WASHINGTON -- The American Civil Liberties submitted statement May 15 before a House subcommittee hearing on a bill that would outlaw marriages between lesbian and gay couples, calling the bill "a deplorable act of hostility unworthy of the Unites States Congress."
"For more than 200 years, Congress has left the business of granting marriage licenses to the states," said Matt Coles, Director of the ACLU's Lesbian and Gay Rights Project. "That tradition should not be disturbed. This bill throws it on the trash heap for no reason other than to belittle the relationships of lesbian and gay citizens."
The Constitution Subcommittee of the House Judiciary Committee held hearings Wednesday to consider a bill introduced last week that would deny recognition of future marriages between same-sex couples by redefining marriage in Federal law as a "legal union between one man and one woman." That would have the effect of treating legally married gay couples as strangers under all Federal laws and programs, from Medicaid through the tax code.
A second provision of the bill would attempt to carve a "gay exception" to the Constitution's Full Faith and Credit Clause by allowing states to ignore same-sex marriages performed in any other state. That clause guarantees that the rights of people in one state will be honored by the other states. Congress has invoked its power to say what effect other state laws have on only four occasions -- and only when it sought to promote uniformity among the states.
That provision explicitly applies to judgments of state courts, including divorce, inheritance and commercial judgments which take account of marriage, the ACLU said. To that extent, it is an "unmistakable violation of the Constitution," said Coles in the statement submitted jointly with Laura W. Murphy, Director of the ACLU's Washington National Office.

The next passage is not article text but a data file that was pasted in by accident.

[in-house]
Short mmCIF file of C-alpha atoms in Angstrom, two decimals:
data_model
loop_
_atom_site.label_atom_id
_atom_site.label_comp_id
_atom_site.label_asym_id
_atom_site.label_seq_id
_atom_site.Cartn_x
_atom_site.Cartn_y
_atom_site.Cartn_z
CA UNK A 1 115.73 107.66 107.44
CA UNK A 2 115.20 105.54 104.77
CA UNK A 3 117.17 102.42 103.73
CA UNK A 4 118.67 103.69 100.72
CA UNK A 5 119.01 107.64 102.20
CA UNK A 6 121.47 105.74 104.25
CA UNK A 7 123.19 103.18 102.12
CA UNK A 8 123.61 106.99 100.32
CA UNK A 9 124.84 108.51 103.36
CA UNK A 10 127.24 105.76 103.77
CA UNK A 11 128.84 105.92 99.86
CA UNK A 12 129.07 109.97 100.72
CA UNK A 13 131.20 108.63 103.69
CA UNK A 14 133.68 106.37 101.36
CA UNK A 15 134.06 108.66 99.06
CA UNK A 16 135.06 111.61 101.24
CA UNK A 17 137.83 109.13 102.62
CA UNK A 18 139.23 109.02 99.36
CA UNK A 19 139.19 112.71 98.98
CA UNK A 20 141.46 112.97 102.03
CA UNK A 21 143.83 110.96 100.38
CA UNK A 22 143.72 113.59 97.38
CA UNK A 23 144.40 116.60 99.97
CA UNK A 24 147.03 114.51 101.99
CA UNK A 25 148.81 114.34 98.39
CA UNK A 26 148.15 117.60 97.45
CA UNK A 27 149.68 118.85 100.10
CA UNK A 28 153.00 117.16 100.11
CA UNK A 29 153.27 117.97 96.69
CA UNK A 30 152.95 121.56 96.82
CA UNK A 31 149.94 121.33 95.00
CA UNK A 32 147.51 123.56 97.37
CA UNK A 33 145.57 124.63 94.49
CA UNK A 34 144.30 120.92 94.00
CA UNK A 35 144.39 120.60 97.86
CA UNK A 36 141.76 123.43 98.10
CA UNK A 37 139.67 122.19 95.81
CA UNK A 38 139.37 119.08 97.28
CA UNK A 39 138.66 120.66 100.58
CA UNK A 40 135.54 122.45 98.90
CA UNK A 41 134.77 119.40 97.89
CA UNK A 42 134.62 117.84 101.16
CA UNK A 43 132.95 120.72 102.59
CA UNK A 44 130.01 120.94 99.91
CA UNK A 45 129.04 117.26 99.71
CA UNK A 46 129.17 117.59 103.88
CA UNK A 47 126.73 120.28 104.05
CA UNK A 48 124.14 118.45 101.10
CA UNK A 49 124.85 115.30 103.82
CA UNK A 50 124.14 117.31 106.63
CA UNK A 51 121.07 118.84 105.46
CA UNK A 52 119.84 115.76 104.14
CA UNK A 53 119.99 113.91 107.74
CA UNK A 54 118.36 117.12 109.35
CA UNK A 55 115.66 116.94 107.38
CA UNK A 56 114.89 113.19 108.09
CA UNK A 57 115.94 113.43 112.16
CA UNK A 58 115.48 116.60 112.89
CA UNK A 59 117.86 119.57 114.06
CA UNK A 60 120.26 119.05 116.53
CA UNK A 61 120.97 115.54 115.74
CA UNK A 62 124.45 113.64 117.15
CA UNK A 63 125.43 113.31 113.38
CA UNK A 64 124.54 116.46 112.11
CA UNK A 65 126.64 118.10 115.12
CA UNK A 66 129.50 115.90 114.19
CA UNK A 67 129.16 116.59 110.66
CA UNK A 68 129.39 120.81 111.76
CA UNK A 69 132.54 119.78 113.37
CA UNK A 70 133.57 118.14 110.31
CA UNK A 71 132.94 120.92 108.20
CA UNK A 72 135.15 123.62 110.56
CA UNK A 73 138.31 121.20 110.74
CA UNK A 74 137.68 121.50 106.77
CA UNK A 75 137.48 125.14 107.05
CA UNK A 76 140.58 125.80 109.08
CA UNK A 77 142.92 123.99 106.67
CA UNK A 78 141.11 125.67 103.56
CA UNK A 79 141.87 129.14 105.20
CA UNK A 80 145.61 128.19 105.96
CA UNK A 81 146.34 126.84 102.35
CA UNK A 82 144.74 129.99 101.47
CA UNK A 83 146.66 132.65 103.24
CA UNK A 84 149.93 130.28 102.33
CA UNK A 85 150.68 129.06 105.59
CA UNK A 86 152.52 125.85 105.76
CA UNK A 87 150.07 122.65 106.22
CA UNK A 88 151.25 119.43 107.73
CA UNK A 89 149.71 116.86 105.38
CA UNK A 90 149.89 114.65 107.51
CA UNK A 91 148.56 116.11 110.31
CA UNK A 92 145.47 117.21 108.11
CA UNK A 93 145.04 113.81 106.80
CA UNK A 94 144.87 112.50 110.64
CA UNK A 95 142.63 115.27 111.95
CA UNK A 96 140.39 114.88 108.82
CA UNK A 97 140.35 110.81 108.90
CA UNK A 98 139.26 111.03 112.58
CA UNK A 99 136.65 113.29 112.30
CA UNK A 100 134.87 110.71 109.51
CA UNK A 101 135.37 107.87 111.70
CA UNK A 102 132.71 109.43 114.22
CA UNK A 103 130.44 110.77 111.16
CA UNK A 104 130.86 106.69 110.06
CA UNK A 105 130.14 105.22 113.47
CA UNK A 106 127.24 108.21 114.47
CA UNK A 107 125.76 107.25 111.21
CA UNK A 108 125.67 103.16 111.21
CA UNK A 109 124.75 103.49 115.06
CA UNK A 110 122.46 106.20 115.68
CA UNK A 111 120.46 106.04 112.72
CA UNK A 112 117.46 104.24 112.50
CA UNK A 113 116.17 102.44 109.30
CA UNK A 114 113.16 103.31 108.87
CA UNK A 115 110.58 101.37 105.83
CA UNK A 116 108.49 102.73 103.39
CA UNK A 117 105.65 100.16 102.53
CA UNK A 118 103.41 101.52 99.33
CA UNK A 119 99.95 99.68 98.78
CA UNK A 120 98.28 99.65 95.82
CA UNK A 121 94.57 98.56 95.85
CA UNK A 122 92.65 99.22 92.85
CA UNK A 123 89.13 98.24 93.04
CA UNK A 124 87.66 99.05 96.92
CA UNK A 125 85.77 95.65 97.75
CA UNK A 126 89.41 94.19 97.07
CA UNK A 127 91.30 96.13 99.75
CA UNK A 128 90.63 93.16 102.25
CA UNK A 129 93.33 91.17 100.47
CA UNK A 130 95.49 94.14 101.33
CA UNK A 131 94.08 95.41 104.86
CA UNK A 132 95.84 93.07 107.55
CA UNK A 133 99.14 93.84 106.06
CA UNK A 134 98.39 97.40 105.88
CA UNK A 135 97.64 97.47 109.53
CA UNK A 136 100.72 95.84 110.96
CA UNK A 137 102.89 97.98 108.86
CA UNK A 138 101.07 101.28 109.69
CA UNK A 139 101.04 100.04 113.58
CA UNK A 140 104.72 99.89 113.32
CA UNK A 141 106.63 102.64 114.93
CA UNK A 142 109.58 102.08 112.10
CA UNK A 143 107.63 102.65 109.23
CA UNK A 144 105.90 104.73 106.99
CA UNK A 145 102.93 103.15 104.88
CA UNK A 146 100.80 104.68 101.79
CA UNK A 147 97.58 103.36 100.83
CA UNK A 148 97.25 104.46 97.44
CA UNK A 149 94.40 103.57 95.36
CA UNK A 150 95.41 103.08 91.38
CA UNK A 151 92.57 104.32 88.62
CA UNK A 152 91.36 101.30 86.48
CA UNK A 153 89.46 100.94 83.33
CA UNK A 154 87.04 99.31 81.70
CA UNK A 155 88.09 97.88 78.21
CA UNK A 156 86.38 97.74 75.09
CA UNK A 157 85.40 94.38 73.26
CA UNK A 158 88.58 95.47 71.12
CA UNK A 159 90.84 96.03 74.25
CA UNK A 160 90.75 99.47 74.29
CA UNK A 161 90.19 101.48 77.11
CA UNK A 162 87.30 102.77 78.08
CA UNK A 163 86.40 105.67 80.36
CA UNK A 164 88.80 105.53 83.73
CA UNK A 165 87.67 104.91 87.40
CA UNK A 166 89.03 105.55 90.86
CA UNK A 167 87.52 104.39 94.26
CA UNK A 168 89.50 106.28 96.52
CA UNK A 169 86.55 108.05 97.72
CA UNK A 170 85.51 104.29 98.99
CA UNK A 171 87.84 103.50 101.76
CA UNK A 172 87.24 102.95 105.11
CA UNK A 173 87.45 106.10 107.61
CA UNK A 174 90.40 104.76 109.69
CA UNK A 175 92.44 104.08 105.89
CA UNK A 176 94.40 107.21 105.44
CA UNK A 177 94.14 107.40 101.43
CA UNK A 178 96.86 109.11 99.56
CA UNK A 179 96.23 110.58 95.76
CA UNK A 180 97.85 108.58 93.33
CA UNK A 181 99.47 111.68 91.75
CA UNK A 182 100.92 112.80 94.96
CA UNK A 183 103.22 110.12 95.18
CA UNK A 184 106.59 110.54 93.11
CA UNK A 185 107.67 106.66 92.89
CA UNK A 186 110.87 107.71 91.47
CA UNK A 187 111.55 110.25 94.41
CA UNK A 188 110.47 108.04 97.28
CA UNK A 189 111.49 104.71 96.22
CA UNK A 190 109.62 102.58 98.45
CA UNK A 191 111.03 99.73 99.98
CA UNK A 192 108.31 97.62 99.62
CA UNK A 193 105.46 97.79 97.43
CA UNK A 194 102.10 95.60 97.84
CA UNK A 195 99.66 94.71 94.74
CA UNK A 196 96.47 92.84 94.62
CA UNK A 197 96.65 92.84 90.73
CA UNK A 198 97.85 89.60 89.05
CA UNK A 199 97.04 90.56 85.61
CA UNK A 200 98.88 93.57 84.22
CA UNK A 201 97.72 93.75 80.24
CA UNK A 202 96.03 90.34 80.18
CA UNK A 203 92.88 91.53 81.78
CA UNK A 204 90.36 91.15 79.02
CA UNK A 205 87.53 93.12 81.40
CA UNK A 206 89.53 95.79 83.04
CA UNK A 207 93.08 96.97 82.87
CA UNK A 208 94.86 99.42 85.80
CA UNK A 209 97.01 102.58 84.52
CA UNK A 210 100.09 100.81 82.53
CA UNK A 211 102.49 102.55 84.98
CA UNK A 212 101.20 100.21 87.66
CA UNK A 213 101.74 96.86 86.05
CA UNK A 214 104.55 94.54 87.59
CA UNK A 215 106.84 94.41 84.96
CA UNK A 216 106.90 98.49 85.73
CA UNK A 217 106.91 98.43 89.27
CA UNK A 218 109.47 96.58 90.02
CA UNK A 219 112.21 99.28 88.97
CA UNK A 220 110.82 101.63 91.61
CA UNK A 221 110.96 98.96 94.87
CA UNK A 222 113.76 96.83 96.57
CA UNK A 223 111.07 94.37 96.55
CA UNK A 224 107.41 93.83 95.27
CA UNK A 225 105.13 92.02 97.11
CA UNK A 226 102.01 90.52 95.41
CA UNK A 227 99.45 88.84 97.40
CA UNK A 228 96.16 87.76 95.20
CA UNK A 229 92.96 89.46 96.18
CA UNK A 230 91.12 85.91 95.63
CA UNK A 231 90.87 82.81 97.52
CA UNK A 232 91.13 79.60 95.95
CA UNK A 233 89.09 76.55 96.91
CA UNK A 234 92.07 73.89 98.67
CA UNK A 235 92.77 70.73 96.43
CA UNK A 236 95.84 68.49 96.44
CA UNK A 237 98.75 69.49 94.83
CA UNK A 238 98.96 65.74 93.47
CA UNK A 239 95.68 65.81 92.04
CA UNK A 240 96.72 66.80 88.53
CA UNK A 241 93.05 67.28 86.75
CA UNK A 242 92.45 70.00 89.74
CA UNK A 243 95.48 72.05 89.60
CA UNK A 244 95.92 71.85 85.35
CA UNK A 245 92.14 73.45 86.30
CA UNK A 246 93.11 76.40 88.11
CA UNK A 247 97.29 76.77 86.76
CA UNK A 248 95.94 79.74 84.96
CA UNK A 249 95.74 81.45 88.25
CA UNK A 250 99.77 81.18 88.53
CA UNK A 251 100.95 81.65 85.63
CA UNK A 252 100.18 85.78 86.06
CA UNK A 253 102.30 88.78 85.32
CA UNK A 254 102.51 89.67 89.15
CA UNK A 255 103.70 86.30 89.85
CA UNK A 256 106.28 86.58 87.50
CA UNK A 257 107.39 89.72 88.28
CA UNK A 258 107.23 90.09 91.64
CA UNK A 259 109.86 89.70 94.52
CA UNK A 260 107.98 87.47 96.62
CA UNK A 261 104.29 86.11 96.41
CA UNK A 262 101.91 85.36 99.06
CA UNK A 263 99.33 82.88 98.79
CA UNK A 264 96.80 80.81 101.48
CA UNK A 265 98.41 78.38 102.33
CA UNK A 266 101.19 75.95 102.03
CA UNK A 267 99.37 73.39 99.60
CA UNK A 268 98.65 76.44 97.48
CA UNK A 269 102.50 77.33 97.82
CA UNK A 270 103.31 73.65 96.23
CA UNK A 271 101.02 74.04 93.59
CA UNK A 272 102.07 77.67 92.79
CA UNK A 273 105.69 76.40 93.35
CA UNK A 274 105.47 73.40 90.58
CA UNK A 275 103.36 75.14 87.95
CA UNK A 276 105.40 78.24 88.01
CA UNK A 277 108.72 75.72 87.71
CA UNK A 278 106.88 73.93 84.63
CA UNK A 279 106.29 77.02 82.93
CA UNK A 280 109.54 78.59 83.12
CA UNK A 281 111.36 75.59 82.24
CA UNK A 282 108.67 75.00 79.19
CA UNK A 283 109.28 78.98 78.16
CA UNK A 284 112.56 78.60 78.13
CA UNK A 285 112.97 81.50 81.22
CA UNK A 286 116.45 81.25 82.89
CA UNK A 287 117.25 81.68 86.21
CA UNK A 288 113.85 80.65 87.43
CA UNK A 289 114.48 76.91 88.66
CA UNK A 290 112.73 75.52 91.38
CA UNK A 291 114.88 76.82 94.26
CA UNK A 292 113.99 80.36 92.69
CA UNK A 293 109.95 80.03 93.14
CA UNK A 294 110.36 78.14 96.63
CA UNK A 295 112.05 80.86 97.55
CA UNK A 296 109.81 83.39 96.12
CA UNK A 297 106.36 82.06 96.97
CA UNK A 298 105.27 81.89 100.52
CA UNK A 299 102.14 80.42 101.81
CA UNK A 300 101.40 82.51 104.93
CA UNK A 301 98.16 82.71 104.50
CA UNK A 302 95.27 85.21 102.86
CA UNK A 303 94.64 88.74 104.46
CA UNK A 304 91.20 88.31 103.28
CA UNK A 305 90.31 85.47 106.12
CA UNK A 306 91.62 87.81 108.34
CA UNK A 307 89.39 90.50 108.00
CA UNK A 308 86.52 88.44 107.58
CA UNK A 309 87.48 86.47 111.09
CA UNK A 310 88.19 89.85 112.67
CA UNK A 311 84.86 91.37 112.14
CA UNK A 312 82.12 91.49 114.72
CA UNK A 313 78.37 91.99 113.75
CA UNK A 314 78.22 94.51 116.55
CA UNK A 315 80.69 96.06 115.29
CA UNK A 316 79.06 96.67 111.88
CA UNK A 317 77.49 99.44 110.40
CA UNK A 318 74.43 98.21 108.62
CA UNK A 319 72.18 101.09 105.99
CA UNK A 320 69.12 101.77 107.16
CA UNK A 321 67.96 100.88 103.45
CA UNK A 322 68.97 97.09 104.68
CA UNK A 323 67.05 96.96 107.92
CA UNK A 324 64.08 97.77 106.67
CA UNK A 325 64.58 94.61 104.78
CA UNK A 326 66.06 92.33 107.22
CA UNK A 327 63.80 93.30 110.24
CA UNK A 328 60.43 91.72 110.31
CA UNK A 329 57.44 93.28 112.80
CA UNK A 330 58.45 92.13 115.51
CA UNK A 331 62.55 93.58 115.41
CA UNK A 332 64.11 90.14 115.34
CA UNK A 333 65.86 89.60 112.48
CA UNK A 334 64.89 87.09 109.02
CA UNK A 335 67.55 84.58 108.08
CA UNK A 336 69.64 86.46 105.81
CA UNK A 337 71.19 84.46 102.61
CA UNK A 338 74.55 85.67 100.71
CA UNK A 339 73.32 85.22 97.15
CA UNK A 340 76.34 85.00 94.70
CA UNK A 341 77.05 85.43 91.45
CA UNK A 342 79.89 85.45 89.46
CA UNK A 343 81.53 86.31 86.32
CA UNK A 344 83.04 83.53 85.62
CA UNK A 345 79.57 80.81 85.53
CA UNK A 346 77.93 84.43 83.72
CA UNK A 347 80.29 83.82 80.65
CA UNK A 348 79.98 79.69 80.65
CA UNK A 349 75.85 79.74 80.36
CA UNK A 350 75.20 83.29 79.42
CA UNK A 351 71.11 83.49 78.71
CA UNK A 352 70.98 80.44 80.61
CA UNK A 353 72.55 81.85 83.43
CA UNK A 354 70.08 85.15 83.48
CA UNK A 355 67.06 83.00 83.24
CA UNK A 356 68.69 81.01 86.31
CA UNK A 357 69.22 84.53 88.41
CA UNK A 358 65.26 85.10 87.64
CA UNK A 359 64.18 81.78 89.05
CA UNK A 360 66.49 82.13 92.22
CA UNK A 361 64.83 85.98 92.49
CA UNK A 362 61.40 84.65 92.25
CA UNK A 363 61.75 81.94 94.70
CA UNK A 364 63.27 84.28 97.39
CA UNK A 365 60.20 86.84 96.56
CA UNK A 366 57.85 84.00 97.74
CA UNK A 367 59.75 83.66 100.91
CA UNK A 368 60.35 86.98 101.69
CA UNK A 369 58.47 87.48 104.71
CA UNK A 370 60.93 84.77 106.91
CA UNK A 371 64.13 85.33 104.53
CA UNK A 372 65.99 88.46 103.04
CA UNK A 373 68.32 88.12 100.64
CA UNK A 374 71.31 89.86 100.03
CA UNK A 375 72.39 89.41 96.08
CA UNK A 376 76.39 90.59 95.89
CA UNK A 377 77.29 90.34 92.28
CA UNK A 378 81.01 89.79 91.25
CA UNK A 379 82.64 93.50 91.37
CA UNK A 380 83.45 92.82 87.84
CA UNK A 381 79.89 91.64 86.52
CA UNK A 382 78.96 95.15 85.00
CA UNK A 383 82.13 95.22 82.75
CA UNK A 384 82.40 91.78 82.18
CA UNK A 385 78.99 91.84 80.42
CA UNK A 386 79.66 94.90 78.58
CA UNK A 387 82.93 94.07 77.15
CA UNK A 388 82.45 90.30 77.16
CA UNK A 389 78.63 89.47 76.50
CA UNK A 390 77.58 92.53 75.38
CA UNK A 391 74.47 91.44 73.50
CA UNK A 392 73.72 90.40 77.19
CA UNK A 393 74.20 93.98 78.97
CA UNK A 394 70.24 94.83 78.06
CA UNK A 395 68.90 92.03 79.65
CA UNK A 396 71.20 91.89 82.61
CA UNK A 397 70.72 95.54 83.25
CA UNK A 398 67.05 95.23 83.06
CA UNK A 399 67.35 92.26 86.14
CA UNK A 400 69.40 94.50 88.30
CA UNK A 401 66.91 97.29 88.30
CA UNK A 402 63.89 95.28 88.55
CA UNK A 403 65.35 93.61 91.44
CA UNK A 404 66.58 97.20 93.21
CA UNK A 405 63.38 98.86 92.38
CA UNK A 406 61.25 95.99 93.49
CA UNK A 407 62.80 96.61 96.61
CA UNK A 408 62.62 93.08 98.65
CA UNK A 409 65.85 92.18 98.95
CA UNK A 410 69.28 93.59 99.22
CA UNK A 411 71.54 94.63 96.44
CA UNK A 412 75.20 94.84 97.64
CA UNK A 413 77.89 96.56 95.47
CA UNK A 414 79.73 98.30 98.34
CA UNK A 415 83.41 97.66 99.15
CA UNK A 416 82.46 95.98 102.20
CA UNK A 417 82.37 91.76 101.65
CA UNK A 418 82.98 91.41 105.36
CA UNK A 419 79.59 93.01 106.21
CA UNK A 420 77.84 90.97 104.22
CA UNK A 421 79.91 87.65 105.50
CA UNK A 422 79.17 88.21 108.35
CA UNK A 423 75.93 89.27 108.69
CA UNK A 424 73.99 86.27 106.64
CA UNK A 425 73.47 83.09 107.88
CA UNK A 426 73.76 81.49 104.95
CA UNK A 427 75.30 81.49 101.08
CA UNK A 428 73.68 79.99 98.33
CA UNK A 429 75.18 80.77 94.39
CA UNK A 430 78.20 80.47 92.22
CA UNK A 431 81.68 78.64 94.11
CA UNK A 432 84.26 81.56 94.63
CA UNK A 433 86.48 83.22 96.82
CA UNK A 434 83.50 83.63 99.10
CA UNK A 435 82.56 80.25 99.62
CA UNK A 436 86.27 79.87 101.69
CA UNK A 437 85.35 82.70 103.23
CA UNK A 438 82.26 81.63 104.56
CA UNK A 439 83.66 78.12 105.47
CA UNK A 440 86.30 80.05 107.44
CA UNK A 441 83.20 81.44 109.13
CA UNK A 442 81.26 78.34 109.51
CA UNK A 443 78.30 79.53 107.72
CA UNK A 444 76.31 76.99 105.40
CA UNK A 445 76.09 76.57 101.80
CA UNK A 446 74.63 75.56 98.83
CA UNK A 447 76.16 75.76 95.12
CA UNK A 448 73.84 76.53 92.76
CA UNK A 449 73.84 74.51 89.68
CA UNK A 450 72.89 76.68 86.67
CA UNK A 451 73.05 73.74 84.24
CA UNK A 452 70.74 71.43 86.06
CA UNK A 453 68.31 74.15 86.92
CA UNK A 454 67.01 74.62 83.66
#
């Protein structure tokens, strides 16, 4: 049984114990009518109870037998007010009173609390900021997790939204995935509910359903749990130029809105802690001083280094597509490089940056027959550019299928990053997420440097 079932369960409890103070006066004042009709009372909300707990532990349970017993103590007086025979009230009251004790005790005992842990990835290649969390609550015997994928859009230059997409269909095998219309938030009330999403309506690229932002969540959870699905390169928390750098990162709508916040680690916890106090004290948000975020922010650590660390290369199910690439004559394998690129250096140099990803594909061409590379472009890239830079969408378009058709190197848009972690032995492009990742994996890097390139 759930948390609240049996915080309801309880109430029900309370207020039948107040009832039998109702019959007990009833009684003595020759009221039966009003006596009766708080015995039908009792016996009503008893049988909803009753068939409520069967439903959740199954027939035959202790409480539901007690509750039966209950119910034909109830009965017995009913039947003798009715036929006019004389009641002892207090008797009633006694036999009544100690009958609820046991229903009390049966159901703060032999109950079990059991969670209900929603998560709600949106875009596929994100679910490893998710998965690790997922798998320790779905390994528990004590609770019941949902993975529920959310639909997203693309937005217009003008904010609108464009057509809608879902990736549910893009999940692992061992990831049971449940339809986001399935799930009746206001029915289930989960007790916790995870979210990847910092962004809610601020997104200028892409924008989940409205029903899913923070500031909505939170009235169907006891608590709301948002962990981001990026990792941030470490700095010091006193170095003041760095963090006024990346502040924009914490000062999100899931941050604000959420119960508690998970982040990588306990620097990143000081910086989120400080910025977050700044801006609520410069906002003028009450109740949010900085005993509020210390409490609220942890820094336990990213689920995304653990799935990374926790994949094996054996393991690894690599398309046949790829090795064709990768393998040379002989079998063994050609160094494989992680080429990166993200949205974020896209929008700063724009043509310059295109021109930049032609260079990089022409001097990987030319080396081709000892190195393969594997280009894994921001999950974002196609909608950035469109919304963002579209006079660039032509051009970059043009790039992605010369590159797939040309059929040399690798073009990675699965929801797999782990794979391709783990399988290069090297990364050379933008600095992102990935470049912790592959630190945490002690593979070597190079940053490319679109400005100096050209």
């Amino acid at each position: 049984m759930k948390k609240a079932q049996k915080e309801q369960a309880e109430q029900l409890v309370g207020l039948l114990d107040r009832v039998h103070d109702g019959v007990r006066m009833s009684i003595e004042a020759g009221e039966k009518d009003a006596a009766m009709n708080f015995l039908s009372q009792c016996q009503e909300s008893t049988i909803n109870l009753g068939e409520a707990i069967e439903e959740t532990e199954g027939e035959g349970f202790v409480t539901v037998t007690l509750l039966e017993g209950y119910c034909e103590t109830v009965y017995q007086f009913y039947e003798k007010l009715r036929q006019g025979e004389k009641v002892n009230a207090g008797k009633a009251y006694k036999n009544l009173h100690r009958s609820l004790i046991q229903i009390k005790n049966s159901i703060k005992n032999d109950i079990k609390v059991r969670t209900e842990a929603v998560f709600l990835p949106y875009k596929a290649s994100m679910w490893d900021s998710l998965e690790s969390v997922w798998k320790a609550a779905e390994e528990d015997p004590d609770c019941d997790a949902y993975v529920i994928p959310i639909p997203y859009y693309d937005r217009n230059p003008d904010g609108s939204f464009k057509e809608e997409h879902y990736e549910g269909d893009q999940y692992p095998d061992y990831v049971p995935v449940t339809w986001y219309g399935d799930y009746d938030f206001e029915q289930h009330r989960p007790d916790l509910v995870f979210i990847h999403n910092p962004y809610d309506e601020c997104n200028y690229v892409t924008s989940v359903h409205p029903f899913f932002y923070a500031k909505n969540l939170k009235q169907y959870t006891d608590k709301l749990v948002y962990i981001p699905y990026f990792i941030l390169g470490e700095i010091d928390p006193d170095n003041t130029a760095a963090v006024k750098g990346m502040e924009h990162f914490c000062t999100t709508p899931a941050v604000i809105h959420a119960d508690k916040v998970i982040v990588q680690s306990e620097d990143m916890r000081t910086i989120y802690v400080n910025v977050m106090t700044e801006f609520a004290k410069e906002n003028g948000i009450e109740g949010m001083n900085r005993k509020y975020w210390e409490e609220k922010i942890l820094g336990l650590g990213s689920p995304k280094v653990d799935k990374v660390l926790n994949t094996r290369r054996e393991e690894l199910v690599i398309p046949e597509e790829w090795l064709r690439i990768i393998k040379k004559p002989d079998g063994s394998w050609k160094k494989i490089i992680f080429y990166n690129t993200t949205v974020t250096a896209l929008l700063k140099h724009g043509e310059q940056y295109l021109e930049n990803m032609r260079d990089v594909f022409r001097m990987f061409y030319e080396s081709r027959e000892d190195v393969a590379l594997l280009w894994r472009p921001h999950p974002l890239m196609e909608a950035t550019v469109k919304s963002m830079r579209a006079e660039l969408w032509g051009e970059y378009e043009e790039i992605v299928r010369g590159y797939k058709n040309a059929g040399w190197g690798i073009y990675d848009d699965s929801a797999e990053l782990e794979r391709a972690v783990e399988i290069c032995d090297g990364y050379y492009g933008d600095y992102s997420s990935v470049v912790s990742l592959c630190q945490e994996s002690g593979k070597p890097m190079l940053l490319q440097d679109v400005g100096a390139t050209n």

"The United States Supreme Court has ruled again and again that the Full Faith and Credit Clause obligates every state to respect the judgments of other states, including judgments of divorce," they added.
The ACLU also attacked the same provision as "very bad policy." "This is one nation," the statement continued. "It does not make sense to say to Americans that the existence of their marriages depends on which states they travel through on vacation, or which states their employer transfers them to Americans have a right to go from state to state, and giving up one's most central, most intimate relationship should not be the price of exercising it."
The bill, entitled the "Defense of Marriage Act," was drafted in close association with radical conservative groups who have sought to elevate the marriage issue into presidential politics. A similar bill was introduced in the Senate last Wednesday.
The issue over same-sex marriages have been raised in response to a Hawaii Supreme Court ruling in May 1993 that the denial of marriage licenses to three lesbian and gay couples may violate the state's Equal Rights Amendment. The Justices sent the case back to the trial court, to decide if the state can prove a "compelling state interest," in denying marriage to same sex couples.
The case will go to trial in August later this year, and a final decision from the state supreme court is not expected until 1997.